Empolerment

If a girl dances on a pole and nobody sees it ... is it sexy?... is it sexist?
MariaZepeda_PoleDancing-89-Edit
Photo by Maria Zepeda.

I crouch with my palms and knees on the hardwood floor. A floor to ceiling mirror spans most of one wall, and a few spotlights in the corner beam a soft teal-green and orange-yellow glow about the studio. This is our last warm-up before we shift to the metal poles: It’s called the “juicy” Buttercup, and it’s “kind of like a sexy, stripper push-up,” says Kelly, our instructor. Trying to follow Kelly’s sinewy movements, I stick my bottom in the air, stretch my arms in front of me, and slowly shove my jaw into the floor as if listening for termites. Clumsily, I switch into reverse, imitating Kelly and struggling to raise myself up off the floor, butt first, boobs last, right cheek smooshed against the ground.
“Y’all look like inchworms!” shouts Judy Jovanelly, a short, stout woman in her mid-fifties who owns the pole dance studio, The Girl Spot.
Inchworms? I take it that we don’t look sexy.

**

About a year ago, while we were both juniors in college, a friend of mine at Penn took some pole dancing classes with her sorority sisters. Her sorority sounded like a malfunctioning airline announcement (Delta Delta Delta), and its activities mostly involved penning marriageable frat brethren into small drunken spaces, so I more or less wrote these girls off as coquettes. I questioned how they could justify signing up for classes premised on female objectification. I’d only ever seen pole dancing in movies: Guys get drunk and go to a strip club; guys get their awkward, left-at-the-altar friend drunk and go to a strip club.
But in the year after those Delta Delta Delta sisters jumped on what I then considered stripper poles, several of my Yale friends mentioned pole fitness classes. In the last decade or so, alternate fitness for women has seen all sorts of curiosities, from Pilates and Zumba to heat yoga and aqua cycling. And in the last few years, pole dancing — whether it’s categorized as dancing, stripping, or exercise — has been spreading as far and wide as a stripper’s legs.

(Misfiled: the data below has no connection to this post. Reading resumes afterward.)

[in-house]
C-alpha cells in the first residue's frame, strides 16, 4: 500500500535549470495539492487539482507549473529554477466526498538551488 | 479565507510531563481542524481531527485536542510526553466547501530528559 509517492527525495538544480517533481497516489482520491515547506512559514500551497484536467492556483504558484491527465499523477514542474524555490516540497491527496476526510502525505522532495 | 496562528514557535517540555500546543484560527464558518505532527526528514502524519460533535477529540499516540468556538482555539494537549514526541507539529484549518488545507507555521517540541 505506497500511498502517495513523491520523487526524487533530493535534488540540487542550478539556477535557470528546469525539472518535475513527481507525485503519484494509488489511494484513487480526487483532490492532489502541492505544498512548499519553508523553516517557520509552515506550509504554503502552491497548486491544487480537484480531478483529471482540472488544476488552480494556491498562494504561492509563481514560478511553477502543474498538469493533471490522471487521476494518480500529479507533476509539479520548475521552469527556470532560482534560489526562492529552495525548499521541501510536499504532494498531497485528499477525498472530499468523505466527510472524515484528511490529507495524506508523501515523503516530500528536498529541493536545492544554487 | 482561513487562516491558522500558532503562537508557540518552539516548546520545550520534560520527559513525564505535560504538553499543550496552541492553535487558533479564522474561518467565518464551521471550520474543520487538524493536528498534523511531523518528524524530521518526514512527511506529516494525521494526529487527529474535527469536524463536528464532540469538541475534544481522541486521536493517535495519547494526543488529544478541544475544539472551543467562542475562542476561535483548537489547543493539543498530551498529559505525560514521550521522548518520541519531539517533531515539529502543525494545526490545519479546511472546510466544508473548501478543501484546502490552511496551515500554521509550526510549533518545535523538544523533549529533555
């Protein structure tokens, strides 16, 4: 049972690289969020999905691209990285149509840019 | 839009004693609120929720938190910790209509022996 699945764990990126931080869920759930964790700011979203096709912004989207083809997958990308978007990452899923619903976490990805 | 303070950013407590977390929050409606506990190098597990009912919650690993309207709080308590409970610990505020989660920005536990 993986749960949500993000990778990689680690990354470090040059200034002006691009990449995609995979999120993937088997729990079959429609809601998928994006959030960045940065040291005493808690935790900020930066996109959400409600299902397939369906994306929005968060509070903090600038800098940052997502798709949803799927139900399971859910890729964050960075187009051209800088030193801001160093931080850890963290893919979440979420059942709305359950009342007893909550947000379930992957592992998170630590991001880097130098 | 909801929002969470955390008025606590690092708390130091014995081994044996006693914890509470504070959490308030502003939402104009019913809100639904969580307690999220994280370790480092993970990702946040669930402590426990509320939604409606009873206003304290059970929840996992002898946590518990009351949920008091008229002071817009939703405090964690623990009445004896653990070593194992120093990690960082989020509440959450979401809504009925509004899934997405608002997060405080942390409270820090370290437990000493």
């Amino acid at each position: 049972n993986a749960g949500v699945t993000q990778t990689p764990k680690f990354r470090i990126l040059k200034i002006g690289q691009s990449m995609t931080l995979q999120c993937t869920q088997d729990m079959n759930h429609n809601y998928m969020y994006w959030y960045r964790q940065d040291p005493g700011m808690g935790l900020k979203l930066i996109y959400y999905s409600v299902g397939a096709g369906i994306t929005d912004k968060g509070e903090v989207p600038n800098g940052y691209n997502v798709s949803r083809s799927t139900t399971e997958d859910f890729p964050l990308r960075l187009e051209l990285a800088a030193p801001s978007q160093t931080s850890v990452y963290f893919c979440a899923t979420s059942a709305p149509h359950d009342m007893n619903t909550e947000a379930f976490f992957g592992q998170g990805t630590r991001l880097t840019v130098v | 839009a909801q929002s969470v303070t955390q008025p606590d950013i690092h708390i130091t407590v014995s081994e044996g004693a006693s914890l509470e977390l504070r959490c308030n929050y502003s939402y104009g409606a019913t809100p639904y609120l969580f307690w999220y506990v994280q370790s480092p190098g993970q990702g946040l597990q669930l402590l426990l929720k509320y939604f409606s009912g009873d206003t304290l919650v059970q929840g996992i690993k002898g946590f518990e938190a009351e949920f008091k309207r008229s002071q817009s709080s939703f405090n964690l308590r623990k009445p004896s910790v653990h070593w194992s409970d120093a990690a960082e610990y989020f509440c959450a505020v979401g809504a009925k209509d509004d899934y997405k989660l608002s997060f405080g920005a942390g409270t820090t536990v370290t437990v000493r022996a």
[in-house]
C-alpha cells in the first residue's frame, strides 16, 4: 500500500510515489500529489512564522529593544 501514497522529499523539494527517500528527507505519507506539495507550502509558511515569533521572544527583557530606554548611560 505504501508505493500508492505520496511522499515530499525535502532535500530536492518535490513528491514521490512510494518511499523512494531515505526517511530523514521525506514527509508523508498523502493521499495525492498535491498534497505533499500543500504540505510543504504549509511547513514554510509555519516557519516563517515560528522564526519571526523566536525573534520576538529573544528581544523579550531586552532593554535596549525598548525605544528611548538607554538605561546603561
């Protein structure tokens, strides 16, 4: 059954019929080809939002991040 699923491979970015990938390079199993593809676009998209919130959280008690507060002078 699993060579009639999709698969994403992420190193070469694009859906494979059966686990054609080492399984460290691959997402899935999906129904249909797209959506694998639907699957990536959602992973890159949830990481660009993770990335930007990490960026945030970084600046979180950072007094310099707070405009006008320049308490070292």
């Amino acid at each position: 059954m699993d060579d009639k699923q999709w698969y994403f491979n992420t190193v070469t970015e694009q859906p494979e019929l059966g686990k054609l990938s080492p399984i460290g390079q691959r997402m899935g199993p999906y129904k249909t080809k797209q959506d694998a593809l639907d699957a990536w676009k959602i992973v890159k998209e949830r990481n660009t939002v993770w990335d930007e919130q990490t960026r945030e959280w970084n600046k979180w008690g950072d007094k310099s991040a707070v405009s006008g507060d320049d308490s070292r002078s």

The names of the studios are often painfully creative: Luscious Maven Pole Dance Fitness, Foxy Fitness & Pole Training Studios, Divine Moments Pole Dancing, Strip Xpertease, Strippercise. The tone of these classes seems to appeal more to those seeking frill over thrill, aesthetics over athletics. After all, middle-aged moms make up a lot of the pole fitness clientele, a demographic that might appreciate some encouragement from Gypsy Rose Exotic and Pole Dancing studio, “Where ‘sexy’ is a state of mind!”™ But what is meant by the notion of “sexy”? Pole, whether fitness-oriented or not, seemed predicated on archaic definitions of sexuality — interpretations of “sexy” that estrange women (and men) from their sense of internal self-worth, of confidence, and of attractiveness. Interpretations that lead people to see their value entrenched in their bodies, rather than in their minds or their motivations.

Unlike Strippercise, pole dance at a professional level requires immense physical ability. So challenging, in fact, is pole dancing that the U.S. Pole Dancing Federation, founded in 2008, has joined a worldwide campaign to include competitive pole dance in the 2016 Olympics.

The Olympics — now there is something that could seduce me. Athletics have been a core component of my confidence and identity since I was in the womb, where, I’m told (by my forgiving mother) I dedicated myself to a daily bicycle kick regimen. I’ve played on a girls soccer team every year since I was eight, competed with a coed ice hockey squad in middle school, and spent a lot of time throughout my life on the tennis court, on the track, in the pool, and in front of the lacrosse goal — a place where angry thirteen-year-old girls flung rubber balls at my body and where “sexy” was not a state of mind. The idea of pole, so firmly premised on this wispy concept of “sexy,” made me uncomfortable. But I’d heard from gal pals that pole workouts leave one sore and exhausted, and, to the athlete in me, this presented itself as a challenge. Despite its lack of goal posts or power plays, if this striptease-turned-sport took real strength, then I wanted to put myself to the test.